Aging is a complex process that results in loss of the ability to reattain homeostasis following stress, leading, thereby, to increased risk of morbidity and mortality. Many factors contribute to aging, such as the time-dependent accumulation of macromolecular damage, including DNA damage. The integrity of the nuclear genome is essential for cellular, tissue, and organismal health. DNA damage is a constant threat because nucleic acids are chemically unstable under physiological conditions and vulnerable to attack by endogenous and environmental factors. To combat this, all organisms possess highly conserved mechanisms to detect and repair DNA damage. Persistent DNA damage (genotoxic stress) triggers signaling cascades that drive cells into apoptosis or senescence to avoid replicating a damaged genome. The drawback is that these cancer avoidance mechanisms promote aging. Here, we review evidence that DNA damage plays a causal role in aging. We also provide evidence that genotoxic stress is linked to other cellular processes implicated as drivers of aging, including mitochondrial and metabolic dysfunction, altered proteostasis and inflammation. These links between damage to the genetic code and other pillars of aging support the notion that DNA damage could be the root of aging.
Bibliographical noteFunding Information:
This work was supported by NIH grants P01 AG043376, U01 ES029603, R56 AG059676, R01 AG063543, and U19 AG056278. MJY was supported by the Irene Diamond Fund/American Federation for Aging Research Postdoctoral Transition Award. National Institutes of Health P01 AG043376 Paul Robbins Laura Niedernhofer National Institutes of Health U01 ES029603 Laura Niedernhofer National Institutes of Health R56 AG059676 Laura Niedernhofer National Institutes of Health R01 AG063543 Paul Robbins Laura Niedernhofer American Federation for Aging Research Irene Diamond Fund/ American Federation for Aging Research Postdoctoral Transition Award Matt Yousefzadeh National Institutes of Health U19 AG056278 Paul Robbins Laura Niedernhofer The funders had no role in study design, data collection and interpretation, or the decision to submit the work for publication.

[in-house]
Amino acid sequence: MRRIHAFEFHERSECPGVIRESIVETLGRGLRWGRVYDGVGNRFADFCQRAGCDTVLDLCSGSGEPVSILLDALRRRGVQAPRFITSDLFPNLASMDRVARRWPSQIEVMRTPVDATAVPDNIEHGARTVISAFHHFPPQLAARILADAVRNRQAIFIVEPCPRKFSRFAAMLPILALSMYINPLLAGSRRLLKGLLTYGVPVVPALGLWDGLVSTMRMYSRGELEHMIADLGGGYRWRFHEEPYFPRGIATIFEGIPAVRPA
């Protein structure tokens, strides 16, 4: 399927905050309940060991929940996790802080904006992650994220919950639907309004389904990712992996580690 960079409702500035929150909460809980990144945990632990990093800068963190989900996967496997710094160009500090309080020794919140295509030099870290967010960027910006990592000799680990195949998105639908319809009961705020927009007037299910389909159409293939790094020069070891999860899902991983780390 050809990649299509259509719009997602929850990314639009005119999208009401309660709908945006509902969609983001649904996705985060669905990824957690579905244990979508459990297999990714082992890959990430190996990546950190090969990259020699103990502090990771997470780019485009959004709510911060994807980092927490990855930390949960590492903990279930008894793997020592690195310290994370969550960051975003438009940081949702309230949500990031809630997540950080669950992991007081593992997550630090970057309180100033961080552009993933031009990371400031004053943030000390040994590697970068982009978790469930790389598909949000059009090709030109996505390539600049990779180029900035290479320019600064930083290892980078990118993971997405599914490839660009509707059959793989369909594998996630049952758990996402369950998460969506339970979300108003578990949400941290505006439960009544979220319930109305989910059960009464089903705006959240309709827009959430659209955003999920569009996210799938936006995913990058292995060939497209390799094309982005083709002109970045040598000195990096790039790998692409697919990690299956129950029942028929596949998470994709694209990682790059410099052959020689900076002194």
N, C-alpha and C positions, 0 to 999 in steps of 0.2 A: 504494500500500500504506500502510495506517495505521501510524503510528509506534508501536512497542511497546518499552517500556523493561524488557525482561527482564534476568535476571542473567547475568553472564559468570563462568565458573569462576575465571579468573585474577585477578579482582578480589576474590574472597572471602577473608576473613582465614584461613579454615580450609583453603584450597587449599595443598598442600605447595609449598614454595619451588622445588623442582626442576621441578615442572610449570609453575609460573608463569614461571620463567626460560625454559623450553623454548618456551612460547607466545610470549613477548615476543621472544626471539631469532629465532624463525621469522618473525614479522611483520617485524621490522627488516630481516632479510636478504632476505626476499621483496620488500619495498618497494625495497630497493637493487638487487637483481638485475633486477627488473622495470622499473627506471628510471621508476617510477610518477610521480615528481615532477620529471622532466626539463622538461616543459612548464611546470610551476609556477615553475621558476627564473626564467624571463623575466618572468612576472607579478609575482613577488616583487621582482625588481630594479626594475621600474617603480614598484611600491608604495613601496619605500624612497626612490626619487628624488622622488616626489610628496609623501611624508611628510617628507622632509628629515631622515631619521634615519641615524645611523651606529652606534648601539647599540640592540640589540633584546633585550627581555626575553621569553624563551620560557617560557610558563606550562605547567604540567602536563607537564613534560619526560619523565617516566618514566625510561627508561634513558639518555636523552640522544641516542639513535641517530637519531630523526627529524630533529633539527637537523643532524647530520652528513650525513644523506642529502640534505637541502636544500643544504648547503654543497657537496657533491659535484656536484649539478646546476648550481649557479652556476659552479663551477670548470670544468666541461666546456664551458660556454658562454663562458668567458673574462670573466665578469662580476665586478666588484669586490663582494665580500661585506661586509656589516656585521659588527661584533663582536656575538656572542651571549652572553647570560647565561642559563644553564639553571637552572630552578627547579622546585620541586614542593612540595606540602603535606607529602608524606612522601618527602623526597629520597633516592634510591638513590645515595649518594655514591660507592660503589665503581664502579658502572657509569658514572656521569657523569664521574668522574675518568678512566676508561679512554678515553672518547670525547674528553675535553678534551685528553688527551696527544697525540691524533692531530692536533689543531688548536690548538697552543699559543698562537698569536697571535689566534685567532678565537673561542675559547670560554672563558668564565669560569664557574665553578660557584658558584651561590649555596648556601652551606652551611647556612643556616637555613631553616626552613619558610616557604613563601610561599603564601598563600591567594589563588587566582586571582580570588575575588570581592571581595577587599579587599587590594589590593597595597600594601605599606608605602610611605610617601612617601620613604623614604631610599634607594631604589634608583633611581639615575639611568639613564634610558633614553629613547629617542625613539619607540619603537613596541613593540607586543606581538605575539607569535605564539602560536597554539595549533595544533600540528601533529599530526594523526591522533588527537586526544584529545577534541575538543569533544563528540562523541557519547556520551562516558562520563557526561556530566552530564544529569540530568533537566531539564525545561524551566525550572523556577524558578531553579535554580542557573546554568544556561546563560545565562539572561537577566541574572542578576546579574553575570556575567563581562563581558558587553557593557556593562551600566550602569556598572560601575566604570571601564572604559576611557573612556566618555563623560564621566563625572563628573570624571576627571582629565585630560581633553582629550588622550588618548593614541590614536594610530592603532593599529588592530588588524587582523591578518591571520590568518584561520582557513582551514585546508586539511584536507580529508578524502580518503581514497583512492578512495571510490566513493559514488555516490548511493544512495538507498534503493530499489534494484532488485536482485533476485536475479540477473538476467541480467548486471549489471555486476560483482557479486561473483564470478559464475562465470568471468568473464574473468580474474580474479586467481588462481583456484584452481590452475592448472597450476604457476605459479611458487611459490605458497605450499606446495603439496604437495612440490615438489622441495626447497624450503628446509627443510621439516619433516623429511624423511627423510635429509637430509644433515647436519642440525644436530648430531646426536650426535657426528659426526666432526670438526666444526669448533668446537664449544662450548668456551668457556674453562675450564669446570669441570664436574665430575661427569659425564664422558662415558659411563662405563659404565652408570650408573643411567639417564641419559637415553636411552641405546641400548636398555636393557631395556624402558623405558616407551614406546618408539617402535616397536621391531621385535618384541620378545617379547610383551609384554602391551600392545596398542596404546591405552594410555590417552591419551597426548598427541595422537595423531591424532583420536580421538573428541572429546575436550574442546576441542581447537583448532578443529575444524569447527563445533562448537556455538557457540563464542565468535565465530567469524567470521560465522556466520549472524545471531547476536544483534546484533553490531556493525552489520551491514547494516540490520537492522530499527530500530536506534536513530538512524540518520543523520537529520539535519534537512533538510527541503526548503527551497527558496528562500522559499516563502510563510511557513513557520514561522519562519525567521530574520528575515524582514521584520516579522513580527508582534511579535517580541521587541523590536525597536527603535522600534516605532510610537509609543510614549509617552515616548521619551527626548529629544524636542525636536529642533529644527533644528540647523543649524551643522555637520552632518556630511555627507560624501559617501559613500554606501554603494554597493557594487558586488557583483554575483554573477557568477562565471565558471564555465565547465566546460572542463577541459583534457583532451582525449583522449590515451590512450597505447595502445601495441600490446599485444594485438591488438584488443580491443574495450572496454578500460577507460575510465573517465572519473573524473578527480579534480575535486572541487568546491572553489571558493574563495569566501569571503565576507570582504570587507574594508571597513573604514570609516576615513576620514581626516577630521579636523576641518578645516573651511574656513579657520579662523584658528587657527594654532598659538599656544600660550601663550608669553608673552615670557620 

We thank Mariah Witt for helpful comments. This work was supported by NIH grants P01 AG043376, U01 ES029603, R56 AG059676, R01 AG063543, and U19 AG056278. MJY was supported by the Irene Diamond Fund/American Federation for Aging Research Postdoctoral Transition Award.
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